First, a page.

- Once the sun sets, head outside with your flashlight and camera. Carefully walk around beneath the branches of trees, shining your flashlight towards the ground. Cicada nymphs live along the entire root system of a tree, so they can emerge 15 or more feet away from the trunk. Watch this video of cicada nymphs to see what to look for. Listen: you can actually hear them walk through the grass and up the bark of a tree.
- Once you’ve spotted nymphs, you can start filming. I usually aim my flashlight at them, and then let the flash in my camera light them up for the photo.
- Once a nymph crawls up the tree, and finds a part of the tree that it likes, it will emerge from its skin and become an adult. The process of completely becoming an adult takes several hours, so this is a good opportunity to make a time-lapse movie.
Here is a series of stills from a movie Roy Troutman made of an eclosing Magicicada:
Step 1: The nymph grabs hold of a leaf
Nymphs will crawl around until they find a place to grab hold of with their tiny tarsal claws. Usually, they find part of a tree branch or leaf. Sometimes they find a car tire, a brick wall or a barbecue.
Step 2: The back of the cicada splits open, and the cicada pushes itself out.
The skin of the nymph splits open along the middle of its back, all the way up to its head. The cicada then pushes itself out back-first. You’ll notice that the cicada is white in color with two black spots on its back. At this point the cicada’s body is very soft — until a cicada’s body has hardened, we call them teneral, which means soft or tender in Latin.
Step 3: With its abdomen anchored in the nymph skin, the cicada curls back, freeing its legs and spiracles.
The spiracles are the holes through which the cicada breathes. You’ll notice fine white strands connected to the nymph skin — those were once connected to the spiracles.
Step 4: The cicada curls forward, grabs hold of its former skin, and frees its abdomen
Step 5: The cicada crawls away from its old skin and prepares to inflate its wings
Step 6: The cicadas wings fill with fluid and expand
The cicada inflates its wings using haemolymph, a blood-like fluid also used to transport nutrients in a cicada’s body.
Now, watch the entire video:
Step 7: The color of the cicada darkens and its body hardens
Once the cicada has expanded its wings, the cicadas will turn their final color and their bodies and wings will harden. Once the body and wings are sufficiently hardened, they are able to fly and sing.
The “finished product” looks like this:
I hope you have the opportunity to watch a nighttime cicada emergence! It can be a lot of fun.
March 10, 2011
A few more mystery cicadas from Jairo from the Cigarras do Brasil — Brazilian Cicadas website. These cicadas are from Brazil. This time with videos featuring their song.
“Now i’m sending you a video of a strange cicada song, very highly pitched, and two blurry photos of it. Sorry i couldn’t take better pictures (they’re very small and hard to catch), but i hope it can help you.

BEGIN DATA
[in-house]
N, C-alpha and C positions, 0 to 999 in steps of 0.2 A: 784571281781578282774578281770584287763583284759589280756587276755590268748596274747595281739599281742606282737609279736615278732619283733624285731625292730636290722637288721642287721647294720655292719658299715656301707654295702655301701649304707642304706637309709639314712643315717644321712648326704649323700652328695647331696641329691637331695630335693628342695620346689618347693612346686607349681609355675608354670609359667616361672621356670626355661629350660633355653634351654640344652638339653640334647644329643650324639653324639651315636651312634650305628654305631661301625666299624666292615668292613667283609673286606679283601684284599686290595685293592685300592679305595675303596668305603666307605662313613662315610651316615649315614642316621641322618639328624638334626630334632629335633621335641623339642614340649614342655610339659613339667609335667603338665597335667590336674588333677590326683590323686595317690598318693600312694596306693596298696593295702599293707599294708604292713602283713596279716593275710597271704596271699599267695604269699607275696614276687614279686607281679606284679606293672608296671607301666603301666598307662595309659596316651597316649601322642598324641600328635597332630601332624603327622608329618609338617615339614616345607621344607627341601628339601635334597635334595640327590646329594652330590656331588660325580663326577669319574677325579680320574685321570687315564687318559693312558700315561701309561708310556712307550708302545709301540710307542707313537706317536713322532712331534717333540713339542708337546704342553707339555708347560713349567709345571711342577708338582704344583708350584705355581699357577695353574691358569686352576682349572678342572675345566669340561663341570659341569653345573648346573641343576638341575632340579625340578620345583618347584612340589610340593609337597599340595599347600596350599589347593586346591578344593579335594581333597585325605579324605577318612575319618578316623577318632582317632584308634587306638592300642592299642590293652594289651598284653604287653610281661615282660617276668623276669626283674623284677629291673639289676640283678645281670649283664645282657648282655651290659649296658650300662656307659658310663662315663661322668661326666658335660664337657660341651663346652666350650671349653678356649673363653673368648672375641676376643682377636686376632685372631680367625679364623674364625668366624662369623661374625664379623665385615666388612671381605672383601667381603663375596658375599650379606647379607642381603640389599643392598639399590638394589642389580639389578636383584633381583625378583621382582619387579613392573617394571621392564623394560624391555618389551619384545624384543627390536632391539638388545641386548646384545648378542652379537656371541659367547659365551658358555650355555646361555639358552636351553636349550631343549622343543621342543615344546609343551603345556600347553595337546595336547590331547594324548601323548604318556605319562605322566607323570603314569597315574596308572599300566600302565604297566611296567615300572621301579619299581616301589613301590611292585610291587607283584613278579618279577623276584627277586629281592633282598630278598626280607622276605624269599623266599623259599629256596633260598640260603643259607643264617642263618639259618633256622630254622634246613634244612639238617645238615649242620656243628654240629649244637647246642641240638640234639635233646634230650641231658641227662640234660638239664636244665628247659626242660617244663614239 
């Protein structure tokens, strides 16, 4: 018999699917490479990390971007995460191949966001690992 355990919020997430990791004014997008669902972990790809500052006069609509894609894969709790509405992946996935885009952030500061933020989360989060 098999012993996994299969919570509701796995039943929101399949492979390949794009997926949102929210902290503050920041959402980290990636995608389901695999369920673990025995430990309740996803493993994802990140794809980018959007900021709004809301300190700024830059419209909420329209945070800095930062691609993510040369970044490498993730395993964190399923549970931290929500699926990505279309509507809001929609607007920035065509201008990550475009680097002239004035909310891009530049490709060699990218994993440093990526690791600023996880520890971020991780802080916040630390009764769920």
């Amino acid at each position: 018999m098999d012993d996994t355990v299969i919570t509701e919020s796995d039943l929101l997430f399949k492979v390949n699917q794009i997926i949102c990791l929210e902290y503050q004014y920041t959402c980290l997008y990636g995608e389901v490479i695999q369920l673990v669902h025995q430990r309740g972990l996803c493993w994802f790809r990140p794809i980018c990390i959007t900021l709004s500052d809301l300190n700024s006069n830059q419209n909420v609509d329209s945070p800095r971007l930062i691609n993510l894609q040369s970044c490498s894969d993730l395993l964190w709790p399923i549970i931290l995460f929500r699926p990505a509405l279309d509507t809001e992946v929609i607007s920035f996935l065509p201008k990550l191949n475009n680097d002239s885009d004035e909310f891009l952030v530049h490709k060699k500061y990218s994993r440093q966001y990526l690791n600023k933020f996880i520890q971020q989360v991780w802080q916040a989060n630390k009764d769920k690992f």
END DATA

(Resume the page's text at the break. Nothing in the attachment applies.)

As far as i could see, this cicada seems to belong to the genus Taphura. I saw some cicadas of this genus and it really loks like them (if only the pictures showed that…). They have a green head and mesonotum, but the abdomen has a different color, probably beige or brown. Their belly seem to be white, with beige legs. Their song starts with clicks from a male, then another male responds to it, and then all males in the place sing together a very fast buzz. Probably i recorded here their “alarm call”, to warn the others about the presence of a stranger, ’cause their song was very erratic.”
Images of this cicada (yeah, they’re not the best quality):
“This one really gets me intrigued! Never saw the cicada (that’s why i don’t have pics), but i’ve heard it a lot! Very low sound, this song is a succession of short calls (ki-ki-ki-ki). Males singing together seem to be duelling. All i can say is it seems to be from genus Dorisiana, but without pictures i cannot prove this.
This one is really a challenge.”
“I made this recording in October 5th 2010 (spring), and you can hear the second part of a cicada song (i couldn’t record the first part). The song starts with a slow sequence of short calls (ki-ki-ki), and then it accelerates and becomes a fast sequence of zizizi sounds. People will say that it sounds like Fidicina mannifera or F. torresi, but i know these two species enough to say that it wasn’t any of them, along with the fact that they don’t sing in trees as high as the one in the footage. Could it be Majeorona aper??? They appear in springtime, and i don’t know their song!”
December 31, 2010
Q is for Quesada gigas. The Quesada gigas, aka Giant Cicada, is a giant cicada with giant range, spanning South, Central and North America, reaching as far north as Texas. Read more about the Quesada gigas.
Video of a Quesada gigas song:
May 24, 2010
Joe Green reported that the Diceroprocta olympusa have started calling in Southwest Florida (Lehigh Acres).
Here’s some video featuring their song:
D. olympusa cicada stops when approached in Lehigh by Joe Green
D. olympusa chorus from cage by Joe Green
D. olympusa pre ticks before calling by Joe Green
May 11, 2010
Update: Brood XIX straggler photos by Lenny Lampel.
Here’s a treat. Lenny Lampel, Natural Resources Coordinator for Mecklenburg County Park and Recreation Conservation Science Office in Charlotte, NC, uploaded these videos that feature the calls of Magicicada tredecassini to YouTube.
A small chorus of one year early Magicicada tredecassini stragglers of Brood XIX calling from the Lower McAlpine Greenway in Charlotte, North Carolina on May 10, 2010.
One year early Magicicada tredecassini stragglers of Brood XIX calling from the Lower McAlpine Greenway in Charlotte, North Carolina on May 10, 2010.